Former Insys Therapeutics Executives Charged in Fentanyl Pushing Scheme

Former Insys Therapeutics Executives Charged in Fentanyl Pushing Scheme

After a year of investigation, six former executives of Insys Therapeutics – including former CEO, Michael Babich – have been arrested on charges of bribing physicians to prescribe the company’s fentanyl-based painkiller, Subsys. While the opioid drug is only approved for the treatment of cancer pain, the executives are accused of paying doctors to prescribe the drug for other, unapproved indications.

In addition to the ex-CEO, the former national director of sales, former VP of sales, former VP of managed markets and two former regional sales directors were all arrested in connection with the bribery scheme. The US Attorney’s Office of the District of Massachusetts announced the arrests of the former executives of the Arizona-based Insys last week.

The executives are also accused of conspiring to defraud health insurance providers, who would only pay for the drug when it was prescribed to patients diagnosed with cancer. They overcame this roadblock by allegedly establishing a reimbursement unit, aimed at securing authorization from payers and pharmacy benefit managers before the drugs were prescribed.

“Patient safety is paramount and prescriptions for these highly addictive drugs, especially fentanyl, which is among the most potent and addictive opioids, should be prescribed without the influence of corporate money,” said US Attorney Carmen M. Ortiz. “I hope that today’s charges send a clear message that we will continue to attack the opioid epidemic from all angles, whether it is corporate greed or street level dealing.”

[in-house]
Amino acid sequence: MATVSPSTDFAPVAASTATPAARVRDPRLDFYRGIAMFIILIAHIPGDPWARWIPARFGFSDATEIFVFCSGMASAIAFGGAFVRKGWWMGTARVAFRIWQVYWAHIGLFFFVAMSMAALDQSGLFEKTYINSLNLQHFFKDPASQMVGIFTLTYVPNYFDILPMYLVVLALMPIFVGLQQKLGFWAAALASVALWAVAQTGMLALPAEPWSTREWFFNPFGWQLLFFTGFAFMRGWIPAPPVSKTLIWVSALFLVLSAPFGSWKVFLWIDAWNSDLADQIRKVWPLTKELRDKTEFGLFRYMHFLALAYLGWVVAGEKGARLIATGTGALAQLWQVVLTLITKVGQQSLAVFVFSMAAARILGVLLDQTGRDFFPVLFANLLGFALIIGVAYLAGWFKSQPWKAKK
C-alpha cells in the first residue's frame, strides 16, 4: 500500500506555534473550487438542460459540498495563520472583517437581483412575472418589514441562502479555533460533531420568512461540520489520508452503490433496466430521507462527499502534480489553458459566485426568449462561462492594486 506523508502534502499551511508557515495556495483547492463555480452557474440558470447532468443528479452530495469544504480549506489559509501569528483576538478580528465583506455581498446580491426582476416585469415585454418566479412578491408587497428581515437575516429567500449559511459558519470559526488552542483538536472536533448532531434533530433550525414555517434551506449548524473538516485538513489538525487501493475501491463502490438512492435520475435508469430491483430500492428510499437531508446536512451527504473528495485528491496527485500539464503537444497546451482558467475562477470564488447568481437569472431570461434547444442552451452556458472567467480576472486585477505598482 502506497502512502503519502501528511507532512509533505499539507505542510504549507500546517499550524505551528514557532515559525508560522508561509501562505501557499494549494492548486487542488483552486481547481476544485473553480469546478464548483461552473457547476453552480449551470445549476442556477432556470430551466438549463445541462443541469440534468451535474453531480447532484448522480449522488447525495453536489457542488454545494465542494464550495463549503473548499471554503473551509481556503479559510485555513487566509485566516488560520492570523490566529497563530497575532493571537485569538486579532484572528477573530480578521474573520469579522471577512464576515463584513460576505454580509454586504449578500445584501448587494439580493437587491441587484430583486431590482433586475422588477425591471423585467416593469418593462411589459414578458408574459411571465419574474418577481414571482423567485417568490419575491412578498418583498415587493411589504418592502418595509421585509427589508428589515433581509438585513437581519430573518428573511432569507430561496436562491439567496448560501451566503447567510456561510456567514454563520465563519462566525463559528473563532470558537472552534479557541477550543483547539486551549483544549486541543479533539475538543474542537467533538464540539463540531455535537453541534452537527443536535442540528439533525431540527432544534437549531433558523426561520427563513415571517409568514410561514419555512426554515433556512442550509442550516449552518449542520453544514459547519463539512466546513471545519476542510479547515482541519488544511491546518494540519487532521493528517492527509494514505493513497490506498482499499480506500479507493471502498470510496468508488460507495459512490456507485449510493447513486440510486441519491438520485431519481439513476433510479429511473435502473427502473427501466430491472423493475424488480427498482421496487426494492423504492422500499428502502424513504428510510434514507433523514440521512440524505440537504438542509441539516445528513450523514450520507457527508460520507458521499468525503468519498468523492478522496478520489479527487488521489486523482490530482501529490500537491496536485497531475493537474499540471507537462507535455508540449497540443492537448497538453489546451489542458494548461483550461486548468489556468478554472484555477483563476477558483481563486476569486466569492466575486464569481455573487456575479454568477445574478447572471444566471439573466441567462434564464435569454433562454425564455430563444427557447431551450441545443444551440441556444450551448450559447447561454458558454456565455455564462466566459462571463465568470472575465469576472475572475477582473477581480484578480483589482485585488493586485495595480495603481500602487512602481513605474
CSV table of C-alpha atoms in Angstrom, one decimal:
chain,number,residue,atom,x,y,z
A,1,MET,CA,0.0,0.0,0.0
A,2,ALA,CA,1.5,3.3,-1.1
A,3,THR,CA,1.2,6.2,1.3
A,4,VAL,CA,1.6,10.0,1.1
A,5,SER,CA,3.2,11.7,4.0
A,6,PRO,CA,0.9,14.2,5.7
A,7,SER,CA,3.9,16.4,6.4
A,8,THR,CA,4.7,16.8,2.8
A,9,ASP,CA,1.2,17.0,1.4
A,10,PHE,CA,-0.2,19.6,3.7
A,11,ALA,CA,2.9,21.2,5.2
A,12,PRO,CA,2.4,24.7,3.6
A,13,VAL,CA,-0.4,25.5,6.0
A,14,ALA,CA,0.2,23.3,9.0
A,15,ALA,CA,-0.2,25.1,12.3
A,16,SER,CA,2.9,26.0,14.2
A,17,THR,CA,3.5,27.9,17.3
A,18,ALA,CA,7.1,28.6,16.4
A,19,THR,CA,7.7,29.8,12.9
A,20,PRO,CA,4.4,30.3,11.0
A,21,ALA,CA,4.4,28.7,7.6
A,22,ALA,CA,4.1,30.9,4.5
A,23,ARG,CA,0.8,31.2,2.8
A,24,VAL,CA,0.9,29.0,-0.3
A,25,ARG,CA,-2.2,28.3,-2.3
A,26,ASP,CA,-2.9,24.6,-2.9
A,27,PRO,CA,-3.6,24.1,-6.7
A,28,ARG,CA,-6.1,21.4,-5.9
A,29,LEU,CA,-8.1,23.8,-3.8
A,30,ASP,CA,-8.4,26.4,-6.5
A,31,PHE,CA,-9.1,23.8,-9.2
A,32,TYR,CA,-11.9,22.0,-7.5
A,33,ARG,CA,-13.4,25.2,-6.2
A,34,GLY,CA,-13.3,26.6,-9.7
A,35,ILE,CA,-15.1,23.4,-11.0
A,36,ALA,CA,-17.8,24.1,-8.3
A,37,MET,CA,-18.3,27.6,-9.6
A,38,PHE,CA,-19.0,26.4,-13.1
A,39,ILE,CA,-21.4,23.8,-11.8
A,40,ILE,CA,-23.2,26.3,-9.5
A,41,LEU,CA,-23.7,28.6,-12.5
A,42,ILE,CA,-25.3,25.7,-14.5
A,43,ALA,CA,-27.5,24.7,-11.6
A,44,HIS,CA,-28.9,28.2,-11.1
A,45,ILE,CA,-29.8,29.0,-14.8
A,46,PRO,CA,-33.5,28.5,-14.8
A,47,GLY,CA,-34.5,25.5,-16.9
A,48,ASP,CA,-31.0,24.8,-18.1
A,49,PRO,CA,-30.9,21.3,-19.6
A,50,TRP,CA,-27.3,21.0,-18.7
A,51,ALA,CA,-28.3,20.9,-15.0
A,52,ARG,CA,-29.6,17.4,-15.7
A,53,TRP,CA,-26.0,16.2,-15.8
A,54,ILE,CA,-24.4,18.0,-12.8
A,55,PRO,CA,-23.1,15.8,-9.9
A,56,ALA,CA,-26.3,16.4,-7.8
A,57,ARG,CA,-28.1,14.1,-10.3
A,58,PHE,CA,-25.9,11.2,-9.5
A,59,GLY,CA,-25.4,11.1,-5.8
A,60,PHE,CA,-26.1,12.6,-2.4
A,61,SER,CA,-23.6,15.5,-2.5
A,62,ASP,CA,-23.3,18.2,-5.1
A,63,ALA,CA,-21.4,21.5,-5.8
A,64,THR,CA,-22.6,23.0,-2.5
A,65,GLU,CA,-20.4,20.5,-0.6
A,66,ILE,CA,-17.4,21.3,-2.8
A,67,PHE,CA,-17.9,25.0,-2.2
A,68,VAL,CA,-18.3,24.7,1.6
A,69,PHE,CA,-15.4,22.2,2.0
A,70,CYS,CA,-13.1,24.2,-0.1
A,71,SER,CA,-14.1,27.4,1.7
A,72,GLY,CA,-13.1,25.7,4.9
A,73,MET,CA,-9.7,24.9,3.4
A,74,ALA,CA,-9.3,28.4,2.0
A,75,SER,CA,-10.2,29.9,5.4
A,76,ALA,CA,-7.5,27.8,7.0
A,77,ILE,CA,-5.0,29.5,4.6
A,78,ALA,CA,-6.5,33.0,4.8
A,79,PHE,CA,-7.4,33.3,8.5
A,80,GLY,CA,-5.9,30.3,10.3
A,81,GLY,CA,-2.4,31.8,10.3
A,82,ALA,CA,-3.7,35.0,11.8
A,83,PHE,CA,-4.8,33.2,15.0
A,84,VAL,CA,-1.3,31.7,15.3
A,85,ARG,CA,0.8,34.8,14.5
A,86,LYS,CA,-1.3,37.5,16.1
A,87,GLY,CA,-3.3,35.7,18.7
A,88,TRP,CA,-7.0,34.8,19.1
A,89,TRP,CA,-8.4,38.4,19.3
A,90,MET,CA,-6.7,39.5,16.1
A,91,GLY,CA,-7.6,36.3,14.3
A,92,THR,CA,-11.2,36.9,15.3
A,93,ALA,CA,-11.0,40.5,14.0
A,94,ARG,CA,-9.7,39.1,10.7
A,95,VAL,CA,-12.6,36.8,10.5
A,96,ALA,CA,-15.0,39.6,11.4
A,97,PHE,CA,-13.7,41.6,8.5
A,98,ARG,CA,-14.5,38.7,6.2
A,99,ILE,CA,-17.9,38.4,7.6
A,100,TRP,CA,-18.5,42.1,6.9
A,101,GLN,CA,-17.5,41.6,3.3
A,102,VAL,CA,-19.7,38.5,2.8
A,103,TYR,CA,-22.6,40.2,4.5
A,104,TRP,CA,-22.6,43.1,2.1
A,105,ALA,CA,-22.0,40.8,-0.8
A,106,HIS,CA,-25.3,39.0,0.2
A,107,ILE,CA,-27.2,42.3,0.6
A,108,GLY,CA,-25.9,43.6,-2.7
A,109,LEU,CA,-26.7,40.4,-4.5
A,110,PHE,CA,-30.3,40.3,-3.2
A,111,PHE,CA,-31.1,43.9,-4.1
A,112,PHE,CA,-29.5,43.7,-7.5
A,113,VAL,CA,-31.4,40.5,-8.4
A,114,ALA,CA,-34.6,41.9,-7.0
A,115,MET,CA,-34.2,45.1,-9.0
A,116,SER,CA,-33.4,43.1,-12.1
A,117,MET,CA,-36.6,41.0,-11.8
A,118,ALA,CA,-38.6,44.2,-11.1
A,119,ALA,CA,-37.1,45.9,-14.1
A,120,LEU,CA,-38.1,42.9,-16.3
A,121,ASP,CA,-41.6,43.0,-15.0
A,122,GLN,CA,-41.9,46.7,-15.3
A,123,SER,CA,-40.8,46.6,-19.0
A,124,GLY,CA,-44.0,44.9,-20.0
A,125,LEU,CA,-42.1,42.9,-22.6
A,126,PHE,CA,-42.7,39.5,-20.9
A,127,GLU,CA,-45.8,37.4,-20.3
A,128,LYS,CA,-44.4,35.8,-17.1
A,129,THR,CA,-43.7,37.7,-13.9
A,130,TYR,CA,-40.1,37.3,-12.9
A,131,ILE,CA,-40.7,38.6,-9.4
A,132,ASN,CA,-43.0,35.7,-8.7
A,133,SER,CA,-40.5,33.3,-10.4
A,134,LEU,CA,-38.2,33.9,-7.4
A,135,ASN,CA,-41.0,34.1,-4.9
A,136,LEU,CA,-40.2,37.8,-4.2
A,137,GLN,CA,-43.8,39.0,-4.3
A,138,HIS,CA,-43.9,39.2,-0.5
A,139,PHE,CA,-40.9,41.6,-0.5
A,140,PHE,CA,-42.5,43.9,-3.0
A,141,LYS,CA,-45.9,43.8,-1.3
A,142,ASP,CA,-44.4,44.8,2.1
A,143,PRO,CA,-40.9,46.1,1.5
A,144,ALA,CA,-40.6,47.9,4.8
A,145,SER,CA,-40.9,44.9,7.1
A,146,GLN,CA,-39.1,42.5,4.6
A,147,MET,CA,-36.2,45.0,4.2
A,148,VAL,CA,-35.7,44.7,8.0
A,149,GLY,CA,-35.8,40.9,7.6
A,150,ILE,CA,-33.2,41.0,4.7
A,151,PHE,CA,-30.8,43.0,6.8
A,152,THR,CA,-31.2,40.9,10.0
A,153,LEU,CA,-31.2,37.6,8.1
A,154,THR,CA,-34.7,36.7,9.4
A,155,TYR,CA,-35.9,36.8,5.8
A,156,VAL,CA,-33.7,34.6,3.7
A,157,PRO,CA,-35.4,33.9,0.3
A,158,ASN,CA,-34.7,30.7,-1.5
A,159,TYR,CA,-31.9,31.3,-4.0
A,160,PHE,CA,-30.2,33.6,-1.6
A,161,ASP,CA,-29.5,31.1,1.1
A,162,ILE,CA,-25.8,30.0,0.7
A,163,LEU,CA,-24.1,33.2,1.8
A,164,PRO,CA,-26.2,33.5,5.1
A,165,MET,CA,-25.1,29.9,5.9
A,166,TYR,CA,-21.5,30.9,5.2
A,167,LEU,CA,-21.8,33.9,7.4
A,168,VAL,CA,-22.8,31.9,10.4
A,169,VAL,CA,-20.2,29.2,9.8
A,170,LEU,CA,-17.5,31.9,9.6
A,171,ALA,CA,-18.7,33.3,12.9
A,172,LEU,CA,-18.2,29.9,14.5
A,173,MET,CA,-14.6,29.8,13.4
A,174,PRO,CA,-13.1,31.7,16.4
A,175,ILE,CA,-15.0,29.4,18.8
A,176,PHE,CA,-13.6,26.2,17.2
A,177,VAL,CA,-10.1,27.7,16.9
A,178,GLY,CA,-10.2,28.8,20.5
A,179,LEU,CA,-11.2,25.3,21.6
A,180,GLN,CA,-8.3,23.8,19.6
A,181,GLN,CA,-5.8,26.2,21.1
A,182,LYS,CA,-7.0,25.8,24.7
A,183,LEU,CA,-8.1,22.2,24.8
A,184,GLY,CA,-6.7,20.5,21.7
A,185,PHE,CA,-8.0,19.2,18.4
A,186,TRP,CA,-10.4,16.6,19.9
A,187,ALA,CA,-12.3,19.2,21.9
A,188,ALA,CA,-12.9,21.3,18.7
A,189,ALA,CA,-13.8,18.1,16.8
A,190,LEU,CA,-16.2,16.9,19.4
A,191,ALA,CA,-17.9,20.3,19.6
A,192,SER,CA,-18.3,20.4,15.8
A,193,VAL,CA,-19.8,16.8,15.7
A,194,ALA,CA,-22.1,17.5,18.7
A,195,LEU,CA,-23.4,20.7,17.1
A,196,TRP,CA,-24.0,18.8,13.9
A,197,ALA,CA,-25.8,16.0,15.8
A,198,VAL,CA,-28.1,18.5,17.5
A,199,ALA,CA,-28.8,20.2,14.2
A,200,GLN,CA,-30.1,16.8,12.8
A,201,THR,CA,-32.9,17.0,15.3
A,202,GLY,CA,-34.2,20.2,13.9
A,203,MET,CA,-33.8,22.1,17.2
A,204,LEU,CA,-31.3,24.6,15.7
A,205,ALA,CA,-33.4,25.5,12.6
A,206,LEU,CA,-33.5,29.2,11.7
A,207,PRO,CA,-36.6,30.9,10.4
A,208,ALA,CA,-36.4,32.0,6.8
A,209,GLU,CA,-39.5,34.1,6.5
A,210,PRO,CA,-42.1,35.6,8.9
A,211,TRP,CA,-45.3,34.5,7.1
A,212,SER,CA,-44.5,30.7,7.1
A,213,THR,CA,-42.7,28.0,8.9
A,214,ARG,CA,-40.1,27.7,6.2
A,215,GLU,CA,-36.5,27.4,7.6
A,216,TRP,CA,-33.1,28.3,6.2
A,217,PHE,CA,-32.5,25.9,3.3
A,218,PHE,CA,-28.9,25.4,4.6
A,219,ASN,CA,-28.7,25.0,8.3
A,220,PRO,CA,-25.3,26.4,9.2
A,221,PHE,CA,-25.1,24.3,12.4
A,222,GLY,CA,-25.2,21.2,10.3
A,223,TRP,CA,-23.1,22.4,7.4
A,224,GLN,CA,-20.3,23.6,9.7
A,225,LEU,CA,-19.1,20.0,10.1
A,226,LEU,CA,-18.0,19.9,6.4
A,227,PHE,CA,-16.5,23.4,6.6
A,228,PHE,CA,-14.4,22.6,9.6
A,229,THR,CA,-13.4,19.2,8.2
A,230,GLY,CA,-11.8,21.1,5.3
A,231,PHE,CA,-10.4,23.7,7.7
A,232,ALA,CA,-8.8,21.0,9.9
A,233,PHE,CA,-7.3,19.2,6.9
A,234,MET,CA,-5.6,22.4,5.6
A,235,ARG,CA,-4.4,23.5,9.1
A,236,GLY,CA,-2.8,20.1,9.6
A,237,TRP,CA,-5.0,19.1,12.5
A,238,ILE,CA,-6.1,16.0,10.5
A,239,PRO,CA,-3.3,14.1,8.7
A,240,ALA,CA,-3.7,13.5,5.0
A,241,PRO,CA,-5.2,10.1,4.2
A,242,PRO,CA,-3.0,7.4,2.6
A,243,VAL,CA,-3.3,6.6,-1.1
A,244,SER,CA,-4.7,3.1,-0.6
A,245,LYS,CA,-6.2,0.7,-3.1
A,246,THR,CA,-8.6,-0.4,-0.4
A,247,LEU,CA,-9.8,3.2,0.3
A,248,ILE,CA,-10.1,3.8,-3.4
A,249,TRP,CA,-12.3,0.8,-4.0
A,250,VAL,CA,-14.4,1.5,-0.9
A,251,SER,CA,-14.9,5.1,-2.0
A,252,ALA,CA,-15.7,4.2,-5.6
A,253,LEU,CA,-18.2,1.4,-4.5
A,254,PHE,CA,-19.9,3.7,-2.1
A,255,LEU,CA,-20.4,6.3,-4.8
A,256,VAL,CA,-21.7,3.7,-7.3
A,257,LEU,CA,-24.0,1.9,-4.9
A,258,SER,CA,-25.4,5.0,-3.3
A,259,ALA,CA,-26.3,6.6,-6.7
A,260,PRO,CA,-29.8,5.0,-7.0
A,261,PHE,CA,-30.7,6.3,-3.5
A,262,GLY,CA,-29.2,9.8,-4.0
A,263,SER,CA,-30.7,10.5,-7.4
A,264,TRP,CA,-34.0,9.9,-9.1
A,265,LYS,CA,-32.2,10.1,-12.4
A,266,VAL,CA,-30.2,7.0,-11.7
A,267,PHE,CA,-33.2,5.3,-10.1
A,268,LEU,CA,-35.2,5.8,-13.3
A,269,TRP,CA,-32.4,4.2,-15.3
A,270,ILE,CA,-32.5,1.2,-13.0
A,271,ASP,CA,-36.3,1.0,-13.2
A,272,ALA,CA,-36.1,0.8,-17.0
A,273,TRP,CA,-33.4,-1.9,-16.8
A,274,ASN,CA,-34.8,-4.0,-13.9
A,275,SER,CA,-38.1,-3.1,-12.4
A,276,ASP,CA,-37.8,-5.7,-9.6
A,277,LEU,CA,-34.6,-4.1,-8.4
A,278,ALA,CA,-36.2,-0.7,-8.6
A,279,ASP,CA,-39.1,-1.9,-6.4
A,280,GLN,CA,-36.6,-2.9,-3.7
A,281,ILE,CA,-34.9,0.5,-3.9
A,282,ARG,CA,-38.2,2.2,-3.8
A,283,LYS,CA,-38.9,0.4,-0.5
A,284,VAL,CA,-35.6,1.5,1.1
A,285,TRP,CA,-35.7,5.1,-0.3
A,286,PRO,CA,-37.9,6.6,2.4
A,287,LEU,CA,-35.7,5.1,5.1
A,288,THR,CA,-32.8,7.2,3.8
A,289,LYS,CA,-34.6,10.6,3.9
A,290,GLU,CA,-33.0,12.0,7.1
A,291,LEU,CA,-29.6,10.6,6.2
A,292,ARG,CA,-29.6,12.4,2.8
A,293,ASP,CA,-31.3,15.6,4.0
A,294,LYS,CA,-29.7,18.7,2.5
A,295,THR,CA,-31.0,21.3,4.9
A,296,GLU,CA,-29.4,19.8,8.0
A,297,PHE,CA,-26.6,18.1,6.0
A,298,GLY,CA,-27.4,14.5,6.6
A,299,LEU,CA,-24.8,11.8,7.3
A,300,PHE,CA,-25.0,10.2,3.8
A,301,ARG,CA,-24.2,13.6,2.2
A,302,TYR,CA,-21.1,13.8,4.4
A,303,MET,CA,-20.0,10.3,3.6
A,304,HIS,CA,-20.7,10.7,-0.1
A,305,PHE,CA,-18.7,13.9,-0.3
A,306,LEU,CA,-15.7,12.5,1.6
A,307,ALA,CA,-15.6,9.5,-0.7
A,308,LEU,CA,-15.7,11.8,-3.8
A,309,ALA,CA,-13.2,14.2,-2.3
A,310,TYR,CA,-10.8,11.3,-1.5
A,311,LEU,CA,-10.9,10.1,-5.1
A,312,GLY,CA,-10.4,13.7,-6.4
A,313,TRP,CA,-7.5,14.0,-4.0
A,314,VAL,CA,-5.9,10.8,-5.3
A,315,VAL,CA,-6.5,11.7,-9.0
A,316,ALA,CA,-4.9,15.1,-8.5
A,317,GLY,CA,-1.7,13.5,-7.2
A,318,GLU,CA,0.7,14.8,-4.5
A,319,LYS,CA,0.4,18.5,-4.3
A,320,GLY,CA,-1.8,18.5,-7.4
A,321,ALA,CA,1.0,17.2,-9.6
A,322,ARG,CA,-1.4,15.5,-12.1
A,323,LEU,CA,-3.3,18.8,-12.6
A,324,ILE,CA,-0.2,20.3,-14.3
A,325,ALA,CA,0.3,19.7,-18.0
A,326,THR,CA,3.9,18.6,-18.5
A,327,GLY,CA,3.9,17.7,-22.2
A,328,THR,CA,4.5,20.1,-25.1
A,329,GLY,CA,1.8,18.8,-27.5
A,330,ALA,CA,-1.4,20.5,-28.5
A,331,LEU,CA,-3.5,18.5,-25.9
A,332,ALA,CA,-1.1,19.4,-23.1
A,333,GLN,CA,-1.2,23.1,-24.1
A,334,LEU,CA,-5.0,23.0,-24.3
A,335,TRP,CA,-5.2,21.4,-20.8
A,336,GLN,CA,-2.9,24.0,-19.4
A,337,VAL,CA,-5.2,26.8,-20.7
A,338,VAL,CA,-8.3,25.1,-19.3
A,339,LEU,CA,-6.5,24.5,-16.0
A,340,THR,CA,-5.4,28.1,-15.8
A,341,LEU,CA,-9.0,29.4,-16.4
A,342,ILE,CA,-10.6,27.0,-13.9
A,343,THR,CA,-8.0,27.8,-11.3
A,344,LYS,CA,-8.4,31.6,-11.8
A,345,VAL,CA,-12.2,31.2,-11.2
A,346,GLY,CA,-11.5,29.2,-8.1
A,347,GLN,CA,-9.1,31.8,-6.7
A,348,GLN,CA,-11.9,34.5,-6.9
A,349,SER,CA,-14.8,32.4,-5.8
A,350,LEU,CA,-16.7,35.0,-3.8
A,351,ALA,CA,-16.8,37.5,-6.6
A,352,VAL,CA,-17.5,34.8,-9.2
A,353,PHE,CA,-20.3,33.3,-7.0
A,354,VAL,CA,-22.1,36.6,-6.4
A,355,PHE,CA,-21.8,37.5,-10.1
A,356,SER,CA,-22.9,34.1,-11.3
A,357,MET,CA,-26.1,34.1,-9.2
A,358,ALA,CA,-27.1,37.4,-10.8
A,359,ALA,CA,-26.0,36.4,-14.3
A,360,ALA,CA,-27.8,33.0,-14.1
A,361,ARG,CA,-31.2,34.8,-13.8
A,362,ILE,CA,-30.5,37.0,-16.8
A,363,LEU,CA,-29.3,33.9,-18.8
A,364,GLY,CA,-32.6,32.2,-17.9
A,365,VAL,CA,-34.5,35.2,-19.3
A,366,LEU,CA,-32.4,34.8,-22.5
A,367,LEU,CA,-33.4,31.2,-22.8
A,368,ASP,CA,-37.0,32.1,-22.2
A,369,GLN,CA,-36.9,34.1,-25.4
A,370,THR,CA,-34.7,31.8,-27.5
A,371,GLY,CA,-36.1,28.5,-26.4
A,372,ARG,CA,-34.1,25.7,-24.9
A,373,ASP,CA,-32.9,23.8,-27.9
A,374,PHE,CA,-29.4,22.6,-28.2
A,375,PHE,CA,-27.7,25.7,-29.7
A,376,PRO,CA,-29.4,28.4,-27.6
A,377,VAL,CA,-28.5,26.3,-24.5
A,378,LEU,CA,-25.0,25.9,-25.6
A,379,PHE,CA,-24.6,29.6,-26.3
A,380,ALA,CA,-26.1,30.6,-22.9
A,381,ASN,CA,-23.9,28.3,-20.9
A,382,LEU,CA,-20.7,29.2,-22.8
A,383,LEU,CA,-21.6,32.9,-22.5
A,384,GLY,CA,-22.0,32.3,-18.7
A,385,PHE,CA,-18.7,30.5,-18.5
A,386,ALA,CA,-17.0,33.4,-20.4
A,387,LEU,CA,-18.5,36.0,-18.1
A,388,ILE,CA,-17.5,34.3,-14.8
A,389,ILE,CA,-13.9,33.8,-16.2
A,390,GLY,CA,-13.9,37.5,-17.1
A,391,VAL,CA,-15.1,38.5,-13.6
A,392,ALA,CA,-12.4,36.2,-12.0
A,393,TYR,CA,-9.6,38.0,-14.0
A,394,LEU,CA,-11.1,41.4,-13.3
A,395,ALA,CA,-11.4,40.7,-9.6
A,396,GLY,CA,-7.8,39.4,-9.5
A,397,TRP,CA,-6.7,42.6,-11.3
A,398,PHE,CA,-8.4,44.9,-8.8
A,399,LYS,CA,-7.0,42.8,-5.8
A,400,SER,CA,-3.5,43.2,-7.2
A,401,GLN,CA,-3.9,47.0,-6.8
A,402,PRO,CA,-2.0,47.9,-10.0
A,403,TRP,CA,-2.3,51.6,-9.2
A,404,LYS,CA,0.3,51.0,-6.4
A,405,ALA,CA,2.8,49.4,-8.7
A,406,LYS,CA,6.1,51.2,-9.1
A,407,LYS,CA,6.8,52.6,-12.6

Prescribing opioid drugs is being taken very seriously in the US where the medications are being linked to addiction, overdose and deaths. According to the US Department of Health and Human Services, an average of 650,000 opioid prescriptions are filled every day in the US.

Opioid-related deaths have been on the rise, with the majority of fatalities being linked to abuse of the powerful painkillers. Opioid abuse costs US healthcare and social systems $55 billion, each year.

“We take allegations of paying kickbacks to physicians in exchange for prescribing medically unnecessary painkillers extremely seriously,” said Special Agent in Charge Phillip Coyne of the U.S. Department of Health and Human Services, Office of the Inspector General. “Working closely with our law enforcement partners, we will continue to protect the health of Medicare beneficiaries and the integrity of the nation’s healthcare system.”